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Mark Engebretson, Professor Emeritus of Physics, has received a three year grant totaling $512,043 from the National Science Foundation to continue operation of the Magnetometer Array for Cusp and Cleft Studies (MACCS) network as well as analyze and disseminate its data. MACCS is a longitudinal array of high latitude magnetometers, instruments used for measuring the earth’s magnetism, covering the Eastern Canadian Arctic. Each MACCS site transmits data in near-real time, providing critical data for studies of various geospace phenomena, including solar wind-magnetosphere and magnetosphere-ionosphere interactions, the dynamics of the high latitude polar cap regions of the magnetosphere, and geomagnetic storms and substorms.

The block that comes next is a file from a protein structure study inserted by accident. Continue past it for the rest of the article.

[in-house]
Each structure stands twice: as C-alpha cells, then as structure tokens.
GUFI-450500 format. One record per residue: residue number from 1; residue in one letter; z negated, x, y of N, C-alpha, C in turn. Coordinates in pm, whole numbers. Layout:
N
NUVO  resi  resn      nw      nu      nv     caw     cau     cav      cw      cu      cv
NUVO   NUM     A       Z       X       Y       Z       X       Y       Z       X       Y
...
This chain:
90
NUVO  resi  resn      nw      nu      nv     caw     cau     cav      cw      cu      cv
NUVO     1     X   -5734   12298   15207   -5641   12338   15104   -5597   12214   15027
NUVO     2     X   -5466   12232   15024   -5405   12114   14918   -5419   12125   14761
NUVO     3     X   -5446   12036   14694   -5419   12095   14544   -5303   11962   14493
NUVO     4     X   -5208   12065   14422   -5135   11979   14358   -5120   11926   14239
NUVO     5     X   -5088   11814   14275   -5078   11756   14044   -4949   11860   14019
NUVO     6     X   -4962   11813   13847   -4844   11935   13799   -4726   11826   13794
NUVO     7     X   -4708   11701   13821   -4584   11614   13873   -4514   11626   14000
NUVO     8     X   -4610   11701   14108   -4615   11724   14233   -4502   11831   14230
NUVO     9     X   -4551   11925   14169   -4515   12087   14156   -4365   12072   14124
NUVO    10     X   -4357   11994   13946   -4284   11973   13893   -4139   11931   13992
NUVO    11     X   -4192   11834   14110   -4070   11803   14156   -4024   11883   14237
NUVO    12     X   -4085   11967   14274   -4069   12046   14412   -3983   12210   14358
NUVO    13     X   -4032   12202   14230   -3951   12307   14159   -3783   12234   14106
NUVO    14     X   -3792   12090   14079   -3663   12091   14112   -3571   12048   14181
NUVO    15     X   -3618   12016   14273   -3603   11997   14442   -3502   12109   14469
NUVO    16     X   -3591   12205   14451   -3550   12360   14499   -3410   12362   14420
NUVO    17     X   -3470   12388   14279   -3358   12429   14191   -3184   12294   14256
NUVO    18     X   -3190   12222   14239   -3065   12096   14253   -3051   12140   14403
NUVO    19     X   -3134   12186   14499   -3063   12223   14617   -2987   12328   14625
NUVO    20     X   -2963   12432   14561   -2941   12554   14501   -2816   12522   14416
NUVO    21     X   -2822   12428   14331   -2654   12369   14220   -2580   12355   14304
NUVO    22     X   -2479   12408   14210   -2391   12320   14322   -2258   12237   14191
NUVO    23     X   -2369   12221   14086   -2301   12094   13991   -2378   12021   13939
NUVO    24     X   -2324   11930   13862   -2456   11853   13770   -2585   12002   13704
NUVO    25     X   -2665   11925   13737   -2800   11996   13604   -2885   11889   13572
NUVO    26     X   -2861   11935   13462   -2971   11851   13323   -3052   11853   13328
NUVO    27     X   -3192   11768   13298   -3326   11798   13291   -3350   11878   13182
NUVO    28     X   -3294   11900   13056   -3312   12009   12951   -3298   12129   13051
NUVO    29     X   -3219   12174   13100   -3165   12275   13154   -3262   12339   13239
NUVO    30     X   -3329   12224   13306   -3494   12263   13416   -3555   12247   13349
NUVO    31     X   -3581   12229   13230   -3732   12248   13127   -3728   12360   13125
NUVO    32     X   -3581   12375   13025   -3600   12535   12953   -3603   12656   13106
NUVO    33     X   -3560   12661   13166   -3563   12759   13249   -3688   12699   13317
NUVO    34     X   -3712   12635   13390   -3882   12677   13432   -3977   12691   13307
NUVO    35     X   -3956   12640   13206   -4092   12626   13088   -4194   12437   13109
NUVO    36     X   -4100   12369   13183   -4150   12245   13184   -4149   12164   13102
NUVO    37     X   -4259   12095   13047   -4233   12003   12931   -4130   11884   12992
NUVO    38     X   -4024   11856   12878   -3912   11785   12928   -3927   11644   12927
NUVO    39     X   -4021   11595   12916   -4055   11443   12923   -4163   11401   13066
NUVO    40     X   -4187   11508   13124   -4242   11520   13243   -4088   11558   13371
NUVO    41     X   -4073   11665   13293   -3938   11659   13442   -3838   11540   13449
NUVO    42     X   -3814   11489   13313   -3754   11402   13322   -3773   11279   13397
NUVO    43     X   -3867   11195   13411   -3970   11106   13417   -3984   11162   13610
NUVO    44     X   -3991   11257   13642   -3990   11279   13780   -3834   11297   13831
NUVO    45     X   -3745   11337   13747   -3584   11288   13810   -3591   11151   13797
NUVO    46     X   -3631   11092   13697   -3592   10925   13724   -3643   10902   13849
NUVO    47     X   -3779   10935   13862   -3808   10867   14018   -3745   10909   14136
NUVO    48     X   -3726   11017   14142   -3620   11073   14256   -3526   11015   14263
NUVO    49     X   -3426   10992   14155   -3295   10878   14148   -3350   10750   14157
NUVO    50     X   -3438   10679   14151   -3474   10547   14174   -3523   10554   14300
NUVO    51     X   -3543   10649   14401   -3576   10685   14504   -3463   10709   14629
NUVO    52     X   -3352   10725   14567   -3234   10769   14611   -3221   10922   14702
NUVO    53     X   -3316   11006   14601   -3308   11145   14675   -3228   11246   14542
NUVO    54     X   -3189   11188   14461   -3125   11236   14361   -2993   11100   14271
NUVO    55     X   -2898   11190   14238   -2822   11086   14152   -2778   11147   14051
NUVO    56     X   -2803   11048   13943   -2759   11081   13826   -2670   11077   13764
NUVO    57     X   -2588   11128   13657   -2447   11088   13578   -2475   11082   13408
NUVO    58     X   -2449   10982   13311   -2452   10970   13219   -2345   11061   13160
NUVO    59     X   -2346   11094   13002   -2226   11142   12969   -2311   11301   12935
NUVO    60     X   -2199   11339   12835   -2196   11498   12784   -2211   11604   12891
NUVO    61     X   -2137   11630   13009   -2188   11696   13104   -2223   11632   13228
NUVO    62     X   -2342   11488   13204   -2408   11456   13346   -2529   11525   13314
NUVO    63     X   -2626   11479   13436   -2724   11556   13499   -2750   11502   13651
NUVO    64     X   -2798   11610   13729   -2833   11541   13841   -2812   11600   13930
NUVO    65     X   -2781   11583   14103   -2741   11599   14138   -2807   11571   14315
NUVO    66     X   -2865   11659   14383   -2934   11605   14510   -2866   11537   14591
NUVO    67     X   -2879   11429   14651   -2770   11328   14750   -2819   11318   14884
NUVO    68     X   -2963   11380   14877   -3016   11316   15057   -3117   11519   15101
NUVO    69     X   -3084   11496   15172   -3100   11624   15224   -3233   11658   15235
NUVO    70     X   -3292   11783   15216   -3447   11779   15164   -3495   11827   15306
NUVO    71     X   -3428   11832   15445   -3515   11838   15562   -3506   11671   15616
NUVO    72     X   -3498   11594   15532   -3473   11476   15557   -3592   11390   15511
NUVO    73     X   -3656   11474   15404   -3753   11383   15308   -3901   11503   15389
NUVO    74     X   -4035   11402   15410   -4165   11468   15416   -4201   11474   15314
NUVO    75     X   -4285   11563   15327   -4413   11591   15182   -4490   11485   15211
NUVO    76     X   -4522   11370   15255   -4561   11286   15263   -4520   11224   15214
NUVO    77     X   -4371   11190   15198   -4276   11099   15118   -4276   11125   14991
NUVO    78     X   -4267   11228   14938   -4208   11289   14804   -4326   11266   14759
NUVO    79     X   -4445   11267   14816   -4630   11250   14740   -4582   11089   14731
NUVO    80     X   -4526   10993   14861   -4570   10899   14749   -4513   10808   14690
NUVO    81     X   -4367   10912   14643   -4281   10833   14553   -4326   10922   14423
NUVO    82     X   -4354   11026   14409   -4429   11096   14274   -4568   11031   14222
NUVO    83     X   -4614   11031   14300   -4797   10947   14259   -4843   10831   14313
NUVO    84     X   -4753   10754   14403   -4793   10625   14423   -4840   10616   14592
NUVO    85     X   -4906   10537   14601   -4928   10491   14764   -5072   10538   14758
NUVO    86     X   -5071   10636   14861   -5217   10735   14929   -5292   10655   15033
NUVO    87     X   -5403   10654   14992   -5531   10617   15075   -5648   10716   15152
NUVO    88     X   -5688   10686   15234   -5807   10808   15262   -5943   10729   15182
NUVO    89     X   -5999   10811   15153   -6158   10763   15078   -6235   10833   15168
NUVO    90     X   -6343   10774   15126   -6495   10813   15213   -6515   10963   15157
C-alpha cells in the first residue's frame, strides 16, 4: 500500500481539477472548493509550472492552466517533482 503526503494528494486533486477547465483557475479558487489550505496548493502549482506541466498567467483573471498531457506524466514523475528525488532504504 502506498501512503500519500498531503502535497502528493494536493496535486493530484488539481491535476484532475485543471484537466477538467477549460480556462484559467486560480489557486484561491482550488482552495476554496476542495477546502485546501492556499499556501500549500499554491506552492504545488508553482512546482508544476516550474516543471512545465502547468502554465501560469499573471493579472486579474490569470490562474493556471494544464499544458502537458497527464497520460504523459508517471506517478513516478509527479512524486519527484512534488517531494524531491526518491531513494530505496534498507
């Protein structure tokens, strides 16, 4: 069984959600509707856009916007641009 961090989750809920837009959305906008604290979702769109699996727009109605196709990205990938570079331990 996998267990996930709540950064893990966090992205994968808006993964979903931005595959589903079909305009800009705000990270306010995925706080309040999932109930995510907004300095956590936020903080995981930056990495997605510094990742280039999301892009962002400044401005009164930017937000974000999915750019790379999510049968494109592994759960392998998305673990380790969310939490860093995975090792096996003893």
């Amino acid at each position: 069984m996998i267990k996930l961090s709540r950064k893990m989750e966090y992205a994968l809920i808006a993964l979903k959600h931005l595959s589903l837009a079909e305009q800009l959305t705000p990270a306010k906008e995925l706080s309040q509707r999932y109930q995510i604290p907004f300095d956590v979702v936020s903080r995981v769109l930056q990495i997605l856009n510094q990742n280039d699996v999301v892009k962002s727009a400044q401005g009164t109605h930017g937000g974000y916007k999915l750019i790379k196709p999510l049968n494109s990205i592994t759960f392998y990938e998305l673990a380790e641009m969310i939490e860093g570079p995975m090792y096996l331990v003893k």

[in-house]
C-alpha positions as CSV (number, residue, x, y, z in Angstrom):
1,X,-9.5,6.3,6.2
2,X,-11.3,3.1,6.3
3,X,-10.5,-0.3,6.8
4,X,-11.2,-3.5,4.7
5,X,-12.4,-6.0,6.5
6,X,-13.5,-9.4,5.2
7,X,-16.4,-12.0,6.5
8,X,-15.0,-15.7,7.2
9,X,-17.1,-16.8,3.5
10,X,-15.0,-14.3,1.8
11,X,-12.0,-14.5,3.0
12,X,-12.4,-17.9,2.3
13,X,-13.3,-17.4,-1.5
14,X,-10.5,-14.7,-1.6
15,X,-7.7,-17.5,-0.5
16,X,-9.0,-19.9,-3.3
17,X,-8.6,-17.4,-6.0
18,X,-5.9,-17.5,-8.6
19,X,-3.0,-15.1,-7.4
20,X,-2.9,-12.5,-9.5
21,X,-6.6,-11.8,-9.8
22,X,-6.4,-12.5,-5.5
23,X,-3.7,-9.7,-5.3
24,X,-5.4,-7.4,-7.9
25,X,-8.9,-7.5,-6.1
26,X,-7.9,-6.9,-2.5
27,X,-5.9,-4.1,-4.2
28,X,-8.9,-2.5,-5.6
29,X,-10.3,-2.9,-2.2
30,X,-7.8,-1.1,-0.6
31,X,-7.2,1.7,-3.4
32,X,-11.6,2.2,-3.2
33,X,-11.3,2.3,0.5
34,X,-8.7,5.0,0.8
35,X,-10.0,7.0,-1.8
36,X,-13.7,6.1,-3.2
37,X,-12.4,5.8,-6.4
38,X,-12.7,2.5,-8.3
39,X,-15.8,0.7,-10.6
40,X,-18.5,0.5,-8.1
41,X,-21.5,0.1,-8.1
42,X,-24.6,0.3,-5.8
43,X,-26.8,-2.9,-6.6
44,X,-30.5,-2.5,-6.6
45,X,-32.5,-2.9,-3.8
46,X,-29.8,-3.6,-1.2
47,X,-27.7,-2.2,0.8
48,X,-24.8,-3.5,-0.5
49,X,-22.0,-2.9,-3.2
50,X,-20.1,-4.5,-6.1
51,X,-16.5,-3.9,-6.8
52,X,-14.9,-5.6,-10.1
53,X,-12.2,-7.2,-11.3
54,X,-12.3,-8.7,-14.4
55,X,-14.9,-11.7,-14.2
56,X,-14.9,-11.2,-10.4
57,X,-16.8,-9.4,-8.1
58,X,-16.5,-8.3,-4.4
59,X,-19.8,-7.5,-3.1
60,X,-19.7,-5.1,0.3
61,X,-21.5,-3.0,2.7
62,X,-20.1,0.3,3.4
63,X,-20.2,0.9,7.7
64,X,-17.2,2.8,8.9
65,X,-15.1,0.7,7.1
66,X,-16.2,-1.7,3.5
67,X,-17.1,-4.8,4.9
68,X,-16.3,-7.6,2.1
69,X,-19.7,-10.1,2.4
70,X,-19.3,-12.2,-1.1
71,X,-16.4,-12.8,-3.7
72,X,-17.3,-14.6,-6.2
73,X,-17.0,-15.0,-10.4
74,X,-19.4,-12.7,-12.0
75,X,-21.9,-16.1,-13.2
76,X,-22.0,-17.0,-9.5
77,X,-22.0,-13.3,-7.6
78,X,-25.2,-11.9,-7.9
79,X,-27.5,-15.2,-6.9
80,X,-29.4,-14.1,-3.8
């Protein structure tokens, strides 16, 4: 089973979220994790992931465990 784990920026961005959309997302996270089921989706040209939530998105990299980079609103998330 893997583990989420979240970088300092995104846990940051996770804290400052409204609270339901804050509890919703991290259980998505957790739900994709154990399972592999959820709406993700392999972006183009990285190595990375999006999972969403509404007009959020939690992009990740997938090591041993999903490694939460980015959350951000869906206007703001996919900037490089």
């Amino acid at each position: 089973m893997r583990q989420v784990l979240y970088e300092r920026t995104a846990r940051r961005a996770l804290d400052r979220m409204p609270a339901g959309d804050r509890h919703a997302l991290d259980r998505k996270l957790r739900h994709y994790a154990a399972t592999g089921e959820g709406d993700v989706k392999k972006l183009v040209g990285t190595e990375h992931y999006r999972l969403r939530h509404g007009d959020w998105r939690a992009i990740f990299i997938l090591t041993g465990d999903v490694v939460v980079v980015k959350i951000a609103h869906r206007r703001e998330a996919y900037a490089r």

Engebretson and his team (Jennifer Posch, Laura Simms, Slava Pilipenko, and Erik Steinmetz) will conduct detailed studies of high-latitude ultra-low frequency waves using both ground-based and satellite data during magnetic storms. They will also explore the physical mechanisms involved in the excitation and propagation of ultra-low frequency waves through the magnetosphere-ionosphere system.
Up to six undergraduate students will have the opportunity to conduct research alongside Engebretson.
***This material is based upon work supported by the National Science Foundation under Grant No.1651263. Any opinions, findings, and conclusions or recommendations expressed in this material are those of the author(s) and do not necessarily reflect the views of the National Science Foundation.***